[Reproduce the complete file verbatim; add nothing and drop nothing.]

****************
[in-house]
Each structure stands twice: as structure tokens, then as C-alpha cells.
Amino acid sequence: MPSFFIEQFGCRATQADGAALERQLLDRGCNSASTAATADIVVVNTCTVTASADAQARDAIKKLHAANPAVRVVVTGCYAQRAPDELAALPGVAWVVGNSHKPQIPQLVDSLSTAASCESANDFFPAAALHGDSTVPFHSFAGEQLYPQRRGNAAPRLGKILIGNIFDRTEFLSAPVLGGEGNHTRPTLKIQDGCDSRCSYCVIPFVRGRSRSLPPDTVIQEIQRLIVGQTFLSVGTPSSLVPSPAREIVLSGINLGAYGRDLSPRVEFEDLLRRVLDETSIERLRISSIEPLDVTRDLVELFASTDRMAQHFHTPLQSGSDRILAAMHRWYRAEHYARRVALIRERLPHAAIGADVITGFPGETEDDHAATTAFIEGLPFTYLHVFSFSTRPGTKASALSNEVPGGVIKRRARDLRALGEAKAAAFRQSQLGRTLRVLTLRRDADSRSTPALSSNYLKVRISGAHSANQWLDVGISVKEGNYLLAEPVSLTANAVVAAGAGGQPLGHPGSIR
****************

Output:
[in-house]
Each structure stands twice: as structure tokens, then as C-alpha cells.
Amino acid sequence: MPSFFIEQFGCRATQADGAALERQLLDRGCNSASTAATADIVVVNTCTVTASADAQARDAIKKLHAANPAVRVVVTGCYAQRAPDELAALPGVAWVVGNSHKPQIPQLVDSLSTAASCESANDFFPAAALHGDSTVPFHSFAGEQLYPQRRGNAAPRLGKILIGNIFDRTEFLSAPVLGGEGNHTRPTLKIQDGCDSRCSYCVIPFVRGRSRSLPPDTVIQEIQRLIVGQTFLSVGTPSSLVPSPAREIVLSGINLGAYGRDLSPRVEFEDLLRRVLDETSIERLRISSIEPLDVTRDLVELFASTDRMAQHFHTPLQSGSDRILAAMHRWYRAEHYARRVALIRERLPHAAIGADVITGFPGETEDDHAATTAFIEGLPFTYLHVFSFSTRPGTKASALSNEVPGGVIKRRARDLRALGEAKAAAFRQSQLGRTLRVLTLRRDADSRSTPALSSNYLKVRISGAHSANQWLDVGISVKEGNYLLAEPVSLTANAVVAAGAGGQPLGHPGSIR